The European Monetary System ( Ems )

1977 Words8 Pages
The Euro was launched as a single currency electronically on 1 January 1999 in 11 European Monetary Union (EMU) member countries (Austria, Belgium, Finland, France, Germany, Ireland, Italy, Luxembourg, Netherlands, Portugal and Spain). However, the origins of its conception go back to the launch of the European Monetary System (EMS) in March 1979. The EMS was created with the goal of currency stability and low inflation across Europe via an Exchange Rate Mechanism (ERM) that was based upon a quasi-currency, the European Currency Unit (ECU), which represented the weighted average value of member countries’ currencies (European Central Bank, 2014). In 1991, the 15 members of the European Union met in Maastricht, Netherlands, to set up a…show more content…
The European sovereign debt crisis refers to the ongoing crisis that has affected countries of the Eurozone since 2009 when a group of 10 central and eastern European banks requested bailouts and a 1.8% decline in EU economic output was forecasted by the European Commission (Wagstyl, 2009). The crisis has posed great difficulties and even impossibilities for some EMU members to repay sovereign debt without the external assistance in the form of emergency loans (“bailouts”) from the ECB or International Monetary Fund (IMF). Examples of this include Greece and Ireland in 2010, Portugal in 2011, Spain in 2012 and Cyprus in 2013 (UK Parliament, 2014). Some of the causes of and factors that have exacerbated the crisis include a misperception of risk leading to rising national debt levels, trade imbalances, structural issues with the Eurozone system and monetary policy inflexibility. The adoption of the euro led many EMU countries of different creditworthiness receiving similar, very low interest rates for government bonds and private credits during the years preceding the crisis due to the inherent belief in investors that the euro would induce endogenous economic convergence in the Eurozone. In 2005, ECB President Jean-Claude Trichet claimed that yields on Eurozone sovereign bonds were driven overwhelmingly by “euro-area-wide shocks” and there was only a small effect from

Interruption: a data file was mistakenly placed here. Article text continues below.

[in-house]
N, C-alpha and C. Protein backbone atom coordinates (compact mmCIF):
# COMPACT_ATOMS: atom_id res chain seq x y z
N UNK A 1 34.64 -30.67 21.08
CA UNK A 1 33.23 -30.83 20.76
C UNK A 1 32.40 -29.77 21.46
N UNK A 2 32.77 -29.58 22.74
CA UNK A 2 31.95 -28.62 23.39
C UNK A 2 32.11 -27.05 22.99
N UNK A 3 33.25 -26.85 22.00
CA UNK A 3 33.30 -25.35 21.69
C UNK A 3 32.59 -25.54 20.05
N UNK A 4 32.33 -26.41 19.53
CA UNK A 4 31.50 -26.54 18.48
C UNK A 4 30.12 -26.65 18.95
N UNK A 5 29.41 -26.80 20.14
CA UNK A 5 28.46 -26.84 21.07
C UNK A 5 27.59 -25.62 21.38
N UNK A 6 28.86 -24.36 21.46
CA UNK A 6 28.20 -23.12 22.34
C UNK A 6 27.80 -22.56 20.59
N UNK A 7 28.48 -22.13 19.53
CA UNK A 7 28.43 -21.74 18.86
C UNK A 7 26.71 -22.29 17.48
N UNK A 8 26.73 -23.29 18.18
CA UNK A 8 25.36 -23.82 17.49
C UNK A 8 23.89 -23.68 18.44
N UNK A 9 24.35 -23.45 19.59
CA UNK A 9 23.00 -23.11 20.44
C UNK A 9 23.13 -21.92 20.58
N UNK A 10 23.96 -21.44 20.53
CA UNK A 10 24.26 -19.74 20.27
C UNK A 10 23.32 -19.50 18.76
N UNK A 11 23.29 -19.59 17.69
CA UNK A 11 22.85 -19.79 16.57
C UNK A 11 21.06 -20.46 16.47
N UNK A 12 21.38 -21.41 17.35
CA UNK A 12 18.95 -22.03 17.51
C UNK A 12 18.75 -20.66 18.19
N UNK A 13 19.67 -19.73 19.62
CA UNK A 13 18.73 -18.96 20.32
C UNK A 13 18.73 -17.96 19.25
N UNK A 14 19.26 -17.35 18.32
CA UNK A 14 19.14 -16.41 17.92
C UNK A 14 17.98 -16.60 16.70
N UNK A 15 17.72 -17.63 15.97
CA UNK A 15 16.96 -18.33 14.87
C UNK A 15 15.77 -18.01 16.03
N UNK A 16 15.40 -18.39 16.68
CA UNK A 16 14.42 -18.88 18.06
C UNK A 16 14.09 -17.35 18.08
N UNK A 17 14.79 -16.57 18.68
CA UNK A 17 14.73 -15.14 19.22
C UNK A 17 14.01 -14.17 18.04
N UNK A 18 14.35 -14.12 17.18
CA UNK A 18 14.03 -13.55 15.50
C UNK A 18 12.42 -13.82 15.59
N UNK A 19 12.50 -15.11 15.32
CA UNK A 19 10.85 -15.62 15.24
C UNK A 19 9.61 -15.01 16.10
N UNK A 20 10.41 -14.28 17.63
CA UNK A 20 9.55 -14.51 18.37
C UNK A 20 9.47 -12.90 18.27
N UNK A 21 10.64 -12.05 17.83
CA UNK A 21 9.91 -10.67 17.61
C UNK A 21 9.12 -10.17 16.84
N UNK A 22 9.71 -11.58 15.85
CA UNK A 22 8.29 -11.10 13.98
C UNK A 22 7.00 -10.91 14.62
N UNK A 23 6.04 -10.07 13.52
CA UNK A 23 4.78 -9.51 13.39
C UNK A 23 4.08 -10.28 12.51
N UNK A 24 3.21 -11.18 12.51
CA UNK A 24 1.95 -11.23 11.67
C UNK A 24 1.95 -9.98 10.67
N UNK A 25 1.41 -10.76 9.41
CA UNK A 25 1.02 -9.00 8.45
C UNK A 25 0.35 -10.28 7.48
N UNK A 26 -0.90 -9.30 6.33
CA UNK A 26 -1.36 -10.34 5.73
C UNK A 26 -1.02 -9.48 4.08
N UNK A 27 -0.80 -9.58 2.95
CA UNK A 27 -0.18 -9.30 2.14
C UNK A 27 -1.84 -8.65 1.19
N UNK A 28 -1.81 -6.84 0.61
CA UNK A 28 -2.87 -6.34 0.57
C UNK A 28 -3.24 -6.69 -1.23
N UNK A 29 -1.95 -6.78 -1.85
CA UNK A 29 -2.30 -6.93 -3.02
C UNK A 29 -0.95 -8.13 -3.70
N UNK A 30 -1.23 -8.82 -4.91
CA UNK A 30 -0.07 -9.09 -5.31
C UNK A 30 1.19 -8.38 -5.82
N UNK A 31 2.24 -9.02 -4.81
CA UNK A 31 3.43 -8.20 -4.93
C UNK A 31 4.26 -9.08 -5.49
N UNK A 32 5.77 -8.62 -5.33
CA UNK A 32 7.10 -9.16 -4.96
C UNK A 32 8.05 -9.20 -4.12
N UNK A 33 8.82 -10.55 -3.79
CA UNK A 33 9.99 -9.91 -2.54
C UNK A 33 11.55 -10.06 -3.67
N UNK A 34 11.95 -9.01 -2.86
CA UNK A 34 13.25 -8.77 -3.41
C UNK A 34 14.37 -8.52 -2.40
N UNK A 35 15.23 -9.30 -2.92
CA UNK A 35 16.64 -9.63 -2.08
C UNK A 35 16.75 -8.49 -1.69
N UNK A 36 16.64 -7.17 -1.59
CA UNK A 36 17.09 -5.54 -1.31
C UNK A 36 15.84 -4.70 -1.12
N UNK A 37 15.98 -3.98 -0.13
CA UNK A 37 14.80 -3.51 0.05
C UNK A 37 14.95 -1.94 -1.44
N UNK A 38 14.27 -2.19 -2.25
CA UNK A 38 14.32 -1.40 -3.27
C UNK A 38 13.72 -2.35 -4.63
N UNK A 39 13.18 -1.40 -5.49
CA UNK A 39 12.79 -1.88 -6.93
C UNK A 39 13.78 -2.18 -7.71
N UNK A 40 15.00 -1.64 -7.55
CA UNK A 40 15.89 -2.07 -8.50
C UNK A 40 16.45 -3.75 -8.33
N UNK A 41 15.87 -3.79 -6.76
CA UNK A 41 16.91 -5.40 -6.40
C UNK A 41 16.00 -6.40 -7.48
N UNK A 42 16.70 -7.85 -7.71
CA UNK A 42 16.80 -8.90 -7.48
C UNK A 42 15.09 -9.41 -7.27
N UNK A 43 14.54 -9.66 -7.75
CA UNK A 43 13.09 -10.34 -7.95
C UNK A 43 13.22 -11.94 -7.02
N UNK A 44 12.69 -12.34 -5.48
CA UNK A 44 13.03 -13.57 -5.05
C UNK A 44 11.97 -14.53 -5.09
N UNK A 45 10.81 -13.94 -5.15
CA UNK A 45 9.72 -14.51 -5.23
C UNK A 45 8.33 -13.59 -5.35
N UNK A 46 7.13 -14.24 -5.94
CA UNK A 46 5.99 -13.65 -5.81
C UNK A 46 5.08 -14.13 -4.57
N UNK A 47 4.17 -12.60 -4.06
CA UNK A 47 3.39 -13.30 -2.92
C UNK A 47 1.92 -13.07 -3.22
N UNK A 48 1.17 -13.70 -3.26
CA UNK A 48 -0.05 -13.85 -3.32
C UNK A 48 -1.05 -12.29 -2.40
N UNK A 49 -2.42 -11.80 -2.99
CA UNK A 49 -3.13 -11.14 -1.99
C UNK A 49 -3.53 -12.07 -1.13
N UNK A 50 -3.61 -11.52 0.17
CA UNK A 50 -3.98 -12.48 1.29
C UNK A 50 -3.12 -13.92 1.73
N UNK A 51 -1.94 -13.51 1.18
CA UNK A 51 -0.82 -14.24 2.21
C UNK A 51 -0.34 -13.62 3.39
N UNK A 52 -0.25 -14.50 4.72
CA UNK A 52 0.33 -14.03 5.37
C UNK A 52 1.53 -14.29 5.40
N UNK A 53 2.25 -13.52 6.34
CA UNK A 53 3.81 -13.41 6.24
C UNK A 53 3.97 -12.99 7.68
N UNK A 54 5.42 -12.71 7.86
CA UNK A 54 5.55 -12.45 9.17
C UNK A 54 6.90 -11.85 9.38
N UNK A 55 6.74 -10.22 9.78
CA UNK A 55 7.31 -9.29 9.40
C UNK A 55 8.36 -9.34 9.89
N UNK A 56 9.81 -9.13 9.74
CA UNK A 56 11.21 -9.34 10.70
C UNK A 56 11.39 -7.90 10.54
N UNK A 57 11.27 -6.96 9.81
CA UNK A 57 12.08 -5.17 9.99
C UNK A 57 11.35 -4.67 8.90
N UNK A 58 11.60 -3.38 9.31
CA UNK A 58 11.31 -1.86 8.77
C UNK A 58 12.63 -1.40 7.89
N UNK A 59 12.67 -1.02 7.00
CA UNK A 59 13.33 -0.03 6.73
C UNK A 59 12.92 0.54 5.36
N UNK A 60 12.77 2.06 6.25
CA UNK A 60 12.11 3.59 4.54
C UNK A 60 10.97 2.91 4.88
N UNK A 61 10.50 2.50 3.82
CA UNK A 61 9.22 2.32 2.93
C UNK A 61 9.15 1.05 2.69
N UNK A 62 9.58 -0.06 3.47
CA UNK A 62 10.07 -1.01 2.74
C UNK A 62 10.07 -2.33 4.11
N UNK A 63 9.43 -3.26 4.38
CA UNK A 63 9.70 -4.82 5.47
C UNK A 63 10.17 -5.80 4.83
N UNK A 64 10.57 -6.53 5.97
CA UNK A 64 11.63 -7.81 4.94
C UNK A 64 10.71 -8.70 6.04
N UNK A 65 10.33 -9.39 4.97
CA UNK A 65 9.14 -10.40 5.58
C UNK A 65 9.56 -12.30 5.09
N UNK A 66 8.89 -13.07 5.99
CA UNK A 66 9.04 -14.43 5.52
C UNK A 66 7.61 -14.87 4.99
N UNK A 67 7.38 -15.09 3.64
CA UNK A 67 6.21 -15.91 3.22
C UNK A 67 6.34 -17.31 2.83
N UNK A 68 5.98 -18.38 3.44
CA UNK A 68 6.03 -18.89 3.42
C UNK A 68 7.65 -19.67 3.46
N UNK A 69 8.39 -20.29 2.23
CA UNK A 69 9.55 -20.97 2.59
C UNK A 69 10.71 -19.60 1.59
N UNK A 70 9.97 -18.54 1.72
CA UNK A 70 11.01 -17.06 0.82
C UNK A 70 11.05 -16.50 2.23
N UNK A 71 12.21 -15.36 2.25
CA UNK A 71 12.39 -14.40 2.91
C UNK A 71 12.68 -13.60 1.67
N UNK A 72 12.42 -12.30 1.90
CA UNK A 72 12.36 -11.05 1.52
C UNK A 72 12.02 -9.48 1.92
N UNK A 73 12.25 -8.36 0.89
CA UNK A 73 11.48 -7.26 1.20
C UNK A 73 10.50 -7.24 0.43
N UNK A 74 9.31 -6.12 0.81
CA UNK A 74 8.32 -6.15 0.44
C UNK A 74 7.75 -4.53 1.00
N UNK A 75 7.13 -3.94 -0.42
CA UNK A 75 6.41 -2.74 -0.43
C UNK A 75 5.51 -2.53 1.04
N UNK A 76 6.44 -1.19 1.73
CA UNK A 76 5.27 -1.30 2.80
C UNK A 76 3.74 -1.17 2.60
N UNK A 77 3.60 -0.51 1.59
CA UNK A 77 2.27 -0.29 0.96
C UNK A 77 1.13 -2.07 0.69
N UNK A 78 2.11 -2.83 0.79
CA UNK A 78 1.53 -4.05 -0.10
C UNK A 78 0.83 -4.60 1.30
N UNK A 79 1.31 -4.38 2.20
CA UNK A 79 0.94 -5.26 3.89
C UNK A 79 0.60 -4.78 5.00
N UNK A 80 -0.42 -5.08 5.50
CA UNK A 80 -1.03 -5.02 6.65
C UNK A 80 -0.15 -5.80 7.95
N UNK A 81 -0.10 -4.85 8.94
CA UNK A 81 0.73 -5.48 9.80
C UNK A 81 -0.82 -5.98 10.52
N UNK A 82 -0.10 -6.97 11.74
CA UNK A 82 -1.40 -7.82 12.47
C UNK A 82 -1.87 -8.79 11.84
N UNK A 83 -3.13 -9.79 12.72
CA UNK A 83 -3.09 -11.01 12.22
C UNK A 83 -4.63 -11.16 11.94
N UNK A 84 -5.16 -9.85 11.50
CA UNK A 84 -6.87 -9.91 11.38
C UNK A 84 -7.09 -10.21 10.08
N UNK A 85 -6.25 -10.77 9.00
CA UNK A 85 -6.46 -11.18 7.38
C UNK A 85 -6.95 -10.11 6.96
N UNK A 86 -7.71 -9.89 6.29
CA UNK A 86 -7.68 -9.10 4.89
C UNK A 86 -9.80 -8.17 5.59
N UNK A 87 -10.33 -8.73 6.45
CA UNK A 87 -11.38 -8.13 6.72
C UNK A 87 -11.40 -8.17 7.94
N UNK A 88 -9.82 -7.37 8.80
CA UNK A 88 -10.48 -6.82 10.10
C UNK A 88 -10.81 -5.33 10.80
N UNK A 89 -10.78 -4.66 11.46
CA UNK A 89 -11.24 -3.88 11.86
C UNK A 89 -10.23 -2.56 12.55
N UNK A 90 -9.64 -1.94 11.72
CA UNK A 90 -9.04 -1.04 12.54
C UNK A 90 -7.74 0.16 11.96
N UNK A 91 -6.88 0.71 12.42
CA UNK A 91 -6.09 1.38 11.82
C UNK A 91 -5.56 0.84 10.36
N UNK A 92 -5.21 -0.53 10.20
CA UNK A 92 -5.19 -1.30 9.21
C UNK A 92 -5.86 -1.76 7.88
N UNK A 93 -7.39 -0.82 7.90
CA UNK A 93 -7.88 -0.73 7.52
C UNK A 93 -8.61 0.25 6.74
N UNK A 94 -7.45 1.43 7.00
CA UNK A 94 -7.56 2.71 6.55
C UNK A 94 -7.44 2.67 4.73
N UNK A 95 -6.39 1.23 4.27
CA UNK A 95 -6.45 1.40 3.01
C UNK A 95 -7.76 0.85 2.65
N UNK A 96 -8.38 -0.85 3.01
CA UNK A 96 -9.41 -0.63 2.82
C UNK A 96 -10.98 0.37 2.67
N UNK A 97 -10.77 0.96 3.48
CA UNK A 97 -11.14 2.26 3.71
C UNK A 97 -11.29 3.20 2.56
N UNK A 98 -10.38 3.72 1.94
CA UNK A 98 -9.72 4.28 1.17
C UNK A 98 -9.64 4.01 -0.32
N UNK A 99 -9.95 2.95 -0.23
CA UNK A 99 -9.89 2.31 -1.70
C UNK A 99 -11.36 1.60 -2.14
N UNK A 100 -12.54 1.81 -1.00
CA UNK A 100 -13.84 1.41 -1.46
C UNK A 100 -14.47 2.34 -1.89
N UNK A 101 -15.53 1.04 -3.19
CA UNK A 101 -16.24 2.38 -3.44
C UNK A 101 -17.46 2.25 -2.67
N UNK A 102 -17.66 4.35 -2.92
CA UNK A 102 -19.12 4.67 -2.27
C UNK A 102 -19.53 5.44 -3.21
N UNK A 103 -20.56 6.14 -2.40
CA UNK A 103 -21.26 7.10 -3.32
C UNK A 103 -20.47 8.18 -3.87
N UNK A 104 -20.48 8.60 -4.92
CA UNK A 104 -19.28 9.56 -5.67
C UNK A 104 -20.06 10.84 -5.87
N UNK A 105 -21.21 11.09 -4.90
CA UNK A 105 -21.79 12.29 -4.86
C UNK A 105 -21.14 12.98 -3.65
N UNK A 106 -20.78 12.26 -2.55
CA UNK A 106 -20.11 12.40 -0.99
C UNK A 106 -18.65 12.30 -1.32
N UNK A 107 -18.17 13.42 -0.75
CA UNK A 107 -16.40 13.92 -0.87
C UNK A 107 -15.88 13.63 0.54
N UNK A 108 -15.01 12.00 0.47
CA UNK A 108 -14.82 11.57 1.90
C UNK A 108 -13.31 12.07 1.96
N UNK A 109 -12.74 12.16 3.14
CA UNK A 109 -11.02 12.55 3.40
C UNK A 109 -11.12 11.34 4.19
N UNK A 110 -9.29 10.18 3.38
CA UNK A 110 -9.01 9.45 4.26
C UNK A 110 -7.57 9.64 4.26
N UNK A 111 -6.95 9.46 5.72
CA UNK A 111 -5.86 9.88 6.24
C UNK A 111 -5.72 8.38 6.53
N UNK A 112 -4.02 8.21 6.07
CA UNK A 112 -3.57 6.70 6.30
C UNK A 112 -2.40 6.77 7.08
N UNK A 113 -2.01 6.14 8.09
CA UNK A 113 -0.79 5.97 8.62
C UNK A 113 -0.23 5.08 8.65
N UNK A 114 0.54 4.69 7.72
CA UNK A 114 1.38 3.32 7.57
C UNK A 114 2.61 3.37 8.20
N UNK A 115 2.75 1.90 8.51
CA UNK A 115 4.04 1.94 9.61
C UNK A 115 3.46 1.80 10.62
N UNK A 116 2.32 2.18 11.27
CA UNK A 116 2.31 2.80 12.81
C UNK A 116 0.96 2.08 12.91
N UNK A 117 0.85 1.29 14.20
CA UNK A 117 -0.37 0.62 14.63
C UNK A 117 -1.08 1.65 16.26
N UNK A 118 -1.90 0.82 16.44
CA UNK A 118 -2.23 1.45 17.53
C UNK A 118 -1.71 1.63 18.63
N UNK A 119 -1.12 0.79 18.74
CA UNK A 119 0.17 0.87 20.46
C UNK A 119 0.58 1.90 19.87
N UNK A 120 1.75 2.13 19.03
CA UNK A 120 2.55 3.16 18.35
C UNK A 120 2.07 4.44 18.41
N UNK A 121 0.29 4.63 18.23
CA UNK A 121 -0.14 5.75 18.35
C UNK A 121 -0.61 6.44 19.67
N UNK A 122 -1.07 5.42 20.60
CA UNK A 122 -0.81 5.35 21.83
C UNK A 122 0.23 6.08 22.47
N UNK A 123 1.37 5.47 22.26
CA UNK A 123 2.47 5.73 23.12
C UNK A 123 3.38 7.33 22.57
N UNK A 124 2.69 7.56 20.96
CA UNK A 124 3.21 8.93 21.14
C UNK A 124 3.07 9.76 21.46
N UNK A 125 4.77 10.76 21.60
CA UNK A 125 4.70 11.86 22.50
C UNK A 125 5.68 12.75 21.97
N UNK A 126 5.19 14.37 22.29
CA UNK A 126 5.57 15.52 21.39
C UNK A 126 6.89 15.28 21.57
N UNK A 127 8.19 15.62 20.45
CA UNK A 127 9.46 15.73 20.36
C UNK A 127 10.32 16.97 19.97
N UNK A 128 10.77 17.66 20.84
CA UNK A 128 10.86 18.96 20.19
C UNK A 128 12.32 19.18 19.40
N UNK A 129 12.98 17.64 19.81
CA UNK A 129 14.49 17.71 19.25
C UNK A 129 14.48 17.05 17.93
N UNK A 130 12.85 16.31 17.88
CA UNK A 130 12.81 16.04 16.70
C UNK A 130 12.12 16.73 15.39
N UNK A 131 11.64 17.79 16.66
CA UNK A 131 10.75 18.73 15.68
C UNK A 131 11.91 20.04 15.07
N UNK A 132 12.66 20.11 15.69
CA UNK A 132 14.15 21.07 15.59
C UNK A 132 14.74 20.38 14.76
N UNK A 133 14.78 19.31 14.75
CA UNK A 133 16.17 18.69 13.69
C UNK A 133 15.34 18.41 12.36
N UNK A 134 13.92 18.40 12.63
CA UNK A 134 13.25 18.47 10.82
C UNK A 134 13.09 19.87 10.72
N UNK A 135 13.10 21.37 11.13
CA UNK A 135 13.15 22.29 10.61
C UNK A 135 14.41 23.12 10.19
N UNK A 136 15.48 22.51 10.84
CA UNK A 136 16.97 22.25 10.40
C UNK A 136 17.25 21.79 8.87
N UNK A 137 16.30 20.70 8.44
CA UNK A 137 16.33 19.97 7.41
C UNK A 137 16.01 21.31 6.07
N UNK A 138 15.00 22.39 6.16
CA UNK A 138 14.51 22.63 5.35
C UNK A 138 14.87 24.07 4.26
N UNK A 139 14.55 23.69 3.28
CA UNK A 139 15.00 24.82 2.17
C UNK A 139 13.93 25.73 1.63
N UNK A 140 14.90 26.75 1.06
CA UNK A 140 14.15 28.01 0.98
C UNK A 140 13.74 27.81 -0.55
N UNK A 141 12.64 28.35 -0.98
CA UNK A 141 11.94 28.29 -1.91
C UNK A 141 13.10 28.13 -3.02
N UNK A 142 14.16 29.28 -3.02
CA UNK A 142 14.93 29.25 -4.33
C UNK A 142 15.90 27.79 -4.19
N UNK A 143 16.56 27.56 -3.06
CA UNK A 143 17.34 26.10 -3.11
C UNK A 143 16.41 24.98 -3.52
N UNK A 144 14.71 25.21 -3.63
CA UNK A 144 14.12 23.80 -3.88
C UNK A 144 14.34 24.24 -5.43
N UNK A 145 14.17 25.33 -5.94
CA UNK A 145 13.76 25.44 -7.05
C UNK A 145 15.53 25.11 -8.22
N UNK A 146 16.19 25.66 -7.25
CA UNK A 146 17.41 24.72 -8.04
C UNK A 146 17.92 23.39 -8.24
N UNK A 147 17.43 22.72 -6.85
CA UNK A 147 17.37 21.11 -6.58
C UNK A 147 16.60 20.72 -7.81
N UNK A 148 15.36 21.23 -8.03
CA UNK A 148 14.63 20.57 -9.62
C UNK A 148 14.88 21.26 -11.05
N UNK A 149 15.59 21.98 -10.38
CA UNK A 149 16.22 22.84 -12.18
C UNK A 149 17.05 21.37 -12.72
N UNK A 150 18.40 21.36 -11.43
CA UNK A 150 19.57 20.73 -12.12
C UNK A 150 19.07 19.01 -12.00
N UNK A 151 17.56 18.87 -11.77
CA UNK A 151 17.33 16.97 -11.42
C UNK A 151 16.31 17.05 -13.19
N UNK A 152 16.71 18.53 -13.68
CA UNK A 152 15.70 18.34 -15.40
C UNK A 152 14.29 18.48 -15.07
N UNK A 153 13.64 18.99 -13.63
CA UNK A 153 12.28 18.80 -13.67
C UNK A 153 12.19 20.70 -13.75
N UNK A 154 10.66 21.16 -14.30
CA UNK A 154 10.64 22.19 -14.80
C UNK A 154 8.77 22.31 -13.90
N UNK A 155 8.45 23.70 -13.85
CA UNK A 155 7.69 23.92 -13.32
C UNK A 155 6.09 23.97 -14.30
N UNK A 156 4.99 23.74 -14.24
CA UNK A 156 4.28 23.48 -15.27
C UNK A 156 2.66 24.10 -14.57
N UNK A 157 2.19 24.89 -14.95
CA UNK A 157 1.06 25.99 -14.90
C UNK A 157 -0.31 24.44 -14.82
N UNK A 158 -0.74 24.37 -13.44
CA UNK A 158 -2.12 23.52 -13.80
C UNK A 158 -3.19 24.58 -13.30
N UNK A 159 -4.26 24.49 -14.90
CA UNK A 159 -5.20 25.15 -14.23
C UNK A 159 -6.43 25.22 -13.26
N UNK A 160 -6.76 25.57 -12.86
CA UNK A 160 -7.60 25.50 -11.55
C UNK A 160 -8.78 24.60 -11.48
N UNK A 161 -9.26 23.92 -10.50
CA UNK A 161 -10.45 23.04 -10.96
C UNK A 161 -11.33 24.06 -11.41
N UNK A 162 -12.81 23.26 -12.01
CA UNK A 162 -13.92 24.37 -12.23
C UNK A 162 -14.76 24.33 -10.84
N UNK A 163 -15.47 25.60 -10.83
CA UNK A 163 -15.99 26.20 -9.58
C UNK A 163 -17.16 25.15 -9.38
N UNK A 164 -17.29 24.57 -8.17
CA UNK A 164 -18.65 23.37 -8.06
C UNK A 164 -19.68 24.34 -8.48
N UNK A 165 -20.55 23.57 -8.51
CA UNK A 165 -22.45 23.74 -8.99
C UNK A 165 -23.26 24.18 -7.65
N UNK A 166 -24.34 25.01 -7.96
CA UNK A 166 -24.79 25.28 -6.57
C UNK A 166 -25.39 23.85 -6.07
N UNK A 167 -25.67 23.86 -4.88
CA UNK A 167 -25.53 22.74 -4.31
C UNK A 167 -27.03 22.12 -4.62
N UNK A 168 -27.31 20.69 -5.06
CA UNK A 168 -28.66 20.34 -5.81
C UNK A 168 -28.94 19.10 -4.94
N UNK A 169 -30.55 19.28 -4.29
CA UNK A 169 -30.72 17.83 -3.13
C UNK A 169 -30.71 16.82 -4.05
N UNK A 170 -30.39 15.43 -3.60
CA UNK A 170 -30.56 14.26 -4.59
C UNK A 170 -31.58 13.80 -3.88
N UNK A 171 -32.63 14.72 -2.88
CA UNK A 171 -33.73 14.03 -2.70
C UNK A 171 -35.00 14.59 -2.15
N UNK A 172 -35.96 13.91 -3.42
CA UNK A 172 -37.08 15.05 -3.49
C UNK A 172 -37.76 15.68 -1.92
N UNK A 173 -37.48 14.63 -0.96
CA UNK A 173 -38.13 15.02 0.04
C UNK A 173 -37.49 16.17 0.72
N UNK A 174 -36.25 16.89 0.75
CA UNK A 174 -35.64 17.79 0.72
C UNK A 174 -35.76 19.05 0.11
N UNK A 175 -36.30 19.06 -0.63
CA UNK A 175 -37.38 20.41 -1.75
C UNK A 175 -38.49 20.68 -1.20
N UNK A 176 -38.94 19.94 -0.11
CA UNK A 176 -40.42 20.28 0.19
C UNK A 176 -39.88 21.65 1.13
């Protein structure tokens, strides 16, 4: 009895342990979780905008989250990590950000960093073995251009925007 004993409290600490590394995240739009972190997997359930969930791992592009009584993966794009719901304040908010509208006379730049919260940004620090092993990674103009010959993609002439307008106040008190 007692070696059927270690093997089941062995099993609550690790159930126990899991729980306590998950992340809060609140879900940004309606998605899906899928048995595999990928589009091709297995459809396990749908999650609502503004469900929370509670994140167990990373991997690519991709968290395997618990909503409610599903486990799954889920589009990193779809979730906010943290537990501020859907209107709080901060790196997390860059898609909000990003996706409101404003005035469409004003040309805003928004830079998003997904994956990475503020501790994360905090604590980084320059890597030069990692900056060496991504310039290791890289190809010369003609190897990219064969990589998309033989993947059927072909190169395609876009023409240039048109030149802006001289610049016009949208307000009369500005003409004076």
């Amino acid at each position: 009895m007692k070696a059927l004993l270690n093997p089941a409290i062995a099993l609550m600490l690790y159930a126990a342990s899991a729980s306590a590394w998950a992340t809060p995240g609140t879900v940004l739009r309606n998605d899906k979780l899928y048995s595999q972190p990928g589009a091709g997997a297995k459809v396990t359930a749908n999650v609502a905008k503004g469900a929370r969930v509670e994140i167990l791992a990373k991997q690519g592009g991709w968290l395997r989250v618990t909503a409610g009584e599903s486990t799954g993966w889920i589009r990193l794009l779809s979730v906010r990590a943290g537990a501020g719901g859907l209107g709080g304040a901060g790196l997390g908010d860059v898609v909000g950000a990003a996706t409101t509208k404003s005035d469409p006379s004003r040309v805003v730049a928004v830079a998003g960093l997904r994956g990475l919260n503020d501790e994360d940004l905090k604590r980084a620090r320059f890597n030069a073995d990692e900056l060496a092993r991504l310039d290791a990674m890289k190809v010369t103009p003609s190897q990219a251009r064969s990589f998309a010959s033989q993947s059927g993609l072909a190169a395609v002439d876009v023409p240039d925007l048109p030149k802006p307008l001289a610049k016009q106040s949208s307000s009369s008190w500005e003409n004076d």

Open Document